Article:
A pillar of photography in Philadelphia, Phillips began making daguerreotypes while in his teens at a shop on the corner of Market and 10th Street. In 1862 he moved his enterprise to the corner of Chestnut and 9th next to the Girard House Hotel and remained there until forming a partnership with Samuel Broadbent (1810-1880) in 1868. Broadbent, a fine artist from New England who received training in making daguerreotypes under Samuel F.B. Morse in New York, initially conducted his business in the south before gravitating to Philadelphia in the wake of the Civil War. Broadbent and Phillips thrived until 1874 when Broadbent left to form one of two episodes of partnership with photographer William Curtis Taylor located at 914 Chestnut. Despite the departure of Broadbent, Phillips retained the old name at his studio until 1881, a year after Broadbent's death. After a short partnership with Curtis Taylor in 1884, Phillips went independent designating his business "Phillips Studio." That establishment, located at 1206 Chestnut Street thrived for thirty-six years, with Phillips' two younger sons, Howard and Ryland, managing the business in the 20th century. In 1910 at their bidding, Henry C. Phillips moved the premises to 1507 Walnut Street. At that time Henry C. Phillips was the oldest active photographer in the city.
During the multiplication of photographic processes in the 1850s and 60s, Phillips chose those that achieved greatest pictorial fidelity rather than those than minimized cost. He switched directly from daguerreotype to collodian wet plate with paper prints, avoiding tintypes and ambrotype processes. When the dry plate revolution took place in the 1880s, he quickly mastered "instantaneous" photography as well. Though he took exterior views early in his career, he became a confirmed studio photographer in the 1870s and learned from Broadbent a fair amount about retouching, vignetting, and employing photo portraits for crayon renditions. He did not employ an in-studio watercolorist, and preferred not to do his own developing. Both of his sons were trained in the chemical end of photography first, before mastering posing. Ryland would become the more celebrated of his two successors, rising to the presidency of national photographic associations and becoming an encourager of the pictorialist innovations of the turn of the century. David S. Shields/ALS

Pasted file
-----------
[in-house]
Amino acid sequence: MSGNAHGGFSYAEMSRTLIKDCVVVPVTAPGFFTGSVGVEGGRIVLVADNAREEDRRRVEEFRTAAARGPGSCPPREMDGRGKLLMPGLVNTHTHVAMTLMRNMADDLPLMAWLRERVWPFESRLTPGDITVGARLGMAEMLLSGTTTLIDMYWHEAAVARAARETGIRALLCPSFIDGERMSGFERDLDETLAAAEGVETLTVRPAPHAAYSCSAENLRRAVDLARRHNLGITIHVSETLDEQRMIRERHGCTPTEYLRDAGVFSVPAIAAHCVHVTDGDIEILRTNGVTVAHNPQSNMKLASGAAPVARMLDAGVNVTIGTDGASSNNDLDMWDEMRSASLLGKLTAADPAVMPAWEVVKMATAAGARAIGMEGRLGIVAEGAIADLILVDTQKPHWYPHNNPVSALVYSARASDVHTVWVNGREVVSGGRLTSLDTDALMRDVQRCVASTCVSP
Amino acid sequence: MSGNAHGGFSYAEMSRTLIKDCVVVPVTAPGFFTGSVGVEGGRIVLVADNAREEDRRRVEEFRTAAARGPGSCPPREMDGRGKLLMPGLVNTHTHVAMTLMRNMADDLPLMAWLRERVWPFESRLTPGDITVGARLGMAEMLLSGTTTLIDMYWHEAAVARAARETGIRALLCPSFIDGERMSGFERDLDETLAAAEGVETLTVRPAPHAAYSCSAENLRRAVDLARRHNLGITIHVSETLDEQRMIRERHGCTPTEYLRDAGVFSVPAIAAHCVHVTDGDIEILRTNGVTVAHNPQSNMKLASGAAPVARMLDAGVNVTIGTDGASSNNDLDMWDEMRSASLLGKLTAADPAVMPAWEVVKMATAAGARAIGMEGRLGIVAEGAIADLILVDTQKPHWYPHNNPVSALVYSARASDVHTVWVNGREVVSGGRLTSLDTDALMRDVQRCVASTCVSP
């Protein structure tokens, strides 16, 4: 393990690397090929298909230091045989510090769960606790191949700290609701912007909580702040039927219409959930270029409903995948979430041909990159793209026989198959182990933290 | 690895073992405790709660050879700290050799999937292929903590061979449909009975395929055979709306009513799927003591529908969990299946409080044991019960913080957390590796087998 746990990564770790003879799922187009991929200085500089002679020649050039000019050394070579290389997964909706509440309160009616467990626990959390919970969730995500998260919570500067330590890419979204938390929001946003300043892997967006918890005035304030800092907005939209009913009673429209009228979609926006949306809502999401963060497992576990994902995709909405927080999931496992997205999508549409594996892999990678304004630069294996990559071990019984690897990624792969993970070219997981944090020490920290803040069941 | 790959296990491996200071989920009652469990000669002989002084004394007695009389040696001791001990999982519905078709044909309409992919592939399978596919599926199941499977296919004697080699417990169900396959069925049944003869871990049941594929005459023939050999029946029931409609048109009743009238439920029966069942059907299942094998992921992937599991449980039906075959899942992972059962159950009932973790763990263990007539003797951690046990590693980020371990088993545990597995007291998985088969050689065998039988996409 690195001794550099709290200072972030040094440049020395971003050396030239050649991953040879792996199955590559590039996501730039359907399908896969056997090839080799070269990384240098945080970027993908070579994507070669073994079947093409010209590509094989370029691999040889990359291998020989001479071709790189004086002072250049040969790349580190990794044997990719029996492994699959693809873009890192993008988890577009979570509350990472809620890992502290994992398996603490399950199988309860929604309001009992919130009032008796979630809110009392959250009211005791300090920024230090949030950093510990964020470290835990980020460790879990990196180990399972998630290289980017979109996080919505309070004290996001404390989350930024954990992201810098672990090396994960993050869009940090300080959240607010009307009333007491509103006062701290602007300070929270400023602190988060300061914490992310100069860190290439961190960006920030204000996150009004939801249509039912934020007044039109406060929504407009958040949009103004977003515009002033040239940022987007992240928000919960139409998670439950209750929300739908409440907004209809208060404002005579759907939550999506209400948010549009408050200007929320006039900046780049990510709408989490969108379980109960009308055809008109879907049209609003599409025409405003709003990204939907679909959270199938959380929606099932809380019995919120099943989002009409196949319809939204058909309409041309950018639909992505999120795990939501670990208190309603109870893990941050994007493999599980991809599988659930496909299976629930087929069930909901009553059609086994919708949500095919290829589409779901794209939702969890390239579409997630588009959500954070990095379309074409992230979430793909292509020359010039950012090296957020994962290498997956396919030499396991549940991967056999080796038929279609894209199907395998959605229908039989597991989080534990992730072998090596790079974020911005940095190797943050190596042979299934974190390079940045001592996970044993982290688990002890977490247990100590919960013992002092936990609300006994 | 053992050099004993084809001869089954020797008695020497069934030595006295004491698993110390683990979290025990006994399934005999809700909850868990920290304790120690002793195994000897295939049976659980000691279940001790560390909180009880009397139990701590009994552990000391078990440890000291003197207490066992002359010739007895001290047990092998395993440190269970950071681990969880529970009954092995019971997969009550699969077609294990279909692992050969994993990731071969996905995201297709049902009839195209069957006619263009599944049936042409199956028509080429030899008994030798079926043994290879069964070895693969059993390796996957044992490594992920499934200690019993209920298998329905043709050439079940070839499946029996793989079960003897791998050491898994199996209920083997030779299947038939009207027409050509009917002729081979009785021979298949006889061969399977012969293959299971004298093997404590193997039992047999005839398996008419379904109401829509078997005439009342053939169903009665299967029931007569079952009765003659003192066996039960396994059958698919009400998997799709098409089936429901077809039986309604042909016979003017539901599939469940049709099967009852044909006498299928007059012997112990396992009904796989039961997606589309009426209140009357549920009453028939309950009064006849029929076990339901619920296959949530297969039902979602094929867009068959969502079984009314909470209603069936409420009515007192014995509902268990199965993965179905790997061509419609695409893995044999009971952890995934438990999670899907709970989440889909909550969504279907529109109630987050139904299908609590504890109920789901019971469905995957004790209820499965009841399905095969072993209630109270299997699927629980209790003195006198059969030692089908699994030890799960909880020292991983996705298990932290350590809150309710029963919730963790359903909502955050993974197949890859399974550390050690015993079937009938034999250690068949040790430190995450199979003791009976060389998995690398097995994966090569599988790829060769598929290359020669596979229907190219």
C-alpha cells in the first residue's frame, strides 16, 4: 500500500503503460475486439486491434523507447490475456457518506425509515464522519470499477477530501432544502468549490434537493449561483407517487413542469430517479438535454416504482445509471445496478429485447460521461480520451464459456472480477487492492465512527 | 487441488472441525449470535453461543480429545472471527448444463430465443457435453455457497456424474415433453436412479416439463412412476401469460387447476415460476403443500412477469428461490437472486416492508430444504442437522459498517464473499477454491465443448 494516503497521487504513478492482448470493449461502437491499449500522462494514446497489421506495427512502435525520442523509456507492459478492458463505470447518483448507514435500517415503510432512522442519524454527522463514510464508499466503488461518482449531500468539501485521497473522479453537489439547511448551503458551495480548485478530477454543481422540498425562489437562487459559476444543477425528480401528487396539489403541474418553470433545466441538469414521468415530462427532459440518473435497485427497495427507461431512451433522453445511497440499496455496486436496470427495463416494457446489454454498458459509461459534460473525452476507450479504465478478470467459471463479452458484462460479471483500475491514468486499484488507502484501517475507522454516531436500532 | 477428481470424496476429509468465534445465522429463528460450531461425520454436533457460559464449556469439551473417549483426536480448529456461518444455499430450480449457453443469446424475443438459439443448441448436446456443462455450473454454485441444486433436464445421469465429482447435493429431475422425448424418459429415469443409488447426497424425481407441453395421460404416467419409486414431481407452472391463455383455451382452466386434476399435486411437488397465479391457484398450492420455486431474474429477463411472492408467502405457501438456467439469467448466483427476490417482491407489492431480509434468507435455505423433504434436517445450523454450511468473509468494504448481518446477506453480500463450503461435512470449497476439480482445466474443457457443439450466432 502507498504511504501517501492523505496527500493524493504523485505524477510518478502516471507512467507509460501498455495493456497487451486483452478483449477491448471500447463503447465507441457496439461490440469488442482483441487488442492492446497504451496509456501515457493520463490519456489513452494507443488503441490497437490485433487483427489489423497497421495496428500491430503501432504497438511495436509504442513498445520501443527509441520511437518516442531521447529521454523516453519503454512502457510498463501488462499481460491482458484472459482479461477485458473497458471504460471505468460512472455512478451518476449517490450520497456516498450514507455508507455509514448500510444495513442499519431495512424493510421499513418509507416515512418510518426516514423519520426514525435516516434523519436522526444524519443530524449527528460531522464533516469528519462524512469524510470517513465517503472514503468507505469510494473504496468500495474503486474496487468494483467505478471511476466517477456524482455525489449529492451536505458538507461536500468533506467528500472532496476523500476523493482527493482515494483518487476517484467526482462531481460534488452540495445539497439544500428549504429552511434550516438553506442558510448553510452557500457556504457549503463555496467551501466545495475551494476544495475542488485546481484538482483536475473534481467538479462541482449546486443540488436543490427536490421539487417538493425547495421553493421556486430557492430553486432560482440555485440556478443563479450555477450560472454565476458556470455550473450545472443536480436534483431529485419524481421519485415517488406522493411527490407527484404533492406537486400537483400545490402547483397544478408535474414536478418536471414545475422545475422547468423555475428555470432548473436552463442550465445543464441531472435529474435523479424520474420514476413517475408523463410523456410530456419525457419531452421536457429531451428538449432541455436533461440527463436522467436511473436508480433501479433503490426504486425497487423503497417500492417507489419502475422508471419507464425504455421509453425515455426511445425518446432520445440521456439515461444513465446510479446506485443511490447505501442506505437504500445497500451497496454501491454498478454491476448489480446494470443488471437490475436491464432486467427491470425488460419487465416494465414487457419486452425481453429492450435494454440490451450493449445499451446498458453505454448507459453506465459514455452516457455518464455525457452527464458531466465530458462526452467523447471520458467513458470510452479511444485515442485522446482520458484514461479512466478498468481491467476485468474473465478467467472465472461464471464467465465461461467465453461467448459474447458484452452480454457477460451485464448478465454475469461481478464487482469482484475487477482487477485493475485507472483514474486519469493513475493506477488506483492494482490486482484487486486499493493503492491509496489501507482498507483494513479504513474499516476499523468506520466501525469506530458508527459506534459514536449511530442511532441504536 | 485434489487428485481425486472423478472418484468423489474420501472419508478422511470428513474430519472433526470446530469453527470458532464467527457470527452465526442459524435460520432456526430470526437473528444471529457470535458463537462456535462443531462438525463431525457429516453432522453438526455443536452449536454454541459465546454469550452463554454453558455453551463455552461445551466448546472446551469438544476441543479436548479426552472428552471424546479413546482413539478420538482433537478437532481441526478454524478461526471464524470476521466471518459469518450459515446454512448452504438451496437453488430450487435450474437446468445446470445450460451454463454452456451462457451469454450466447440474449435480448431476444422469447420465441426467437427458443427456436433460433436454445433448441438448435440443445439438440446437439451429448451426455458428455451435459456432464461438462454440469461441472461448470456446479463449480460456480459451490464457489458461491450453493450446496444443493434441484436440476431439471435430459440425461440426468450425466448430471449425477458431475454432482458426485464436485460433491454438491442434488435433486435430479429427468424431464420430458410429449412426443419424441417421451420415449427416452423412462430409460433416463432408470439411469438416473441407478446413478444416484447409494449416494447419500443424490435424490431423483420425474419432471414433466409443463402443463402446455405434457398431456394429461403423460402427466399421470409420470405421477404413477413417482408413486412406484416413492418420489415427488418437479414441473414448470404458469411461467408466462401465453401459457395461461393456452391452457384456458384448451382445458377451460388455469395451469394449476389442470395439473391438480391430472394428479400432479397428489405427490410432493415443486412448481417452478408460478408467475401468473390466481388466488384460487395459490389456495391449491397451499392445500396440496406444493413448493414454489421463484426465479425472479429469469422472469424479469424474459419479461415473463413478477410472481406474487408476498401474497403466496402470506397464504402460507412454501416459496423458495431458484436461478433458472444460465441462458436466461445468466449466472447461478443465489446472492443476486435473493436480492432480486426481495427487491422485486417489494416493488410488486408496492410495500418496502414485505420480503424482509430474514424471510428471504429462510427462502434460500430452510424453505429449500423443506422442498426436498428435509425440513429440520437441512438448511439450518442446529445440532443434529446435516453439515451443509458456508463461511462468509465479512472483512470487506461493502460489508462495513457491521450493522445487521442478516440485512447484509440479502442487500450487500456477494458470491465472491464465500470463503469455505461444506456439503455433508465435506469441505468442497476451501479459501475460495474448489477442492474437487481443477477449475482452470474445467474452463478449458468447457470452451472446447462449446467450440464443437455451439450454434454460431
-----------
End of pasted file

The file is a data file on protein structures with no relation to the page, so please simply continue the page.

A portrait artist who did celebrity work as a sidelight, Phillips did not favor the elaborate background paintings that had become the hallmark of New York theatrical portraiture. Preferring to feature the face and figure against a neutral or blank background, all of the discrete use of decorative back painting dates from the period when Ryland manned the cameras, from 1895 to 1911. Throughout his entire career, Phillips was a "natural light" photographer using his studio skylights as the principle source of illumination. He used diffusers and reflectors to achieve the low key soft gradation of shadow across contours and features rather than high contrast Rembrandt effects.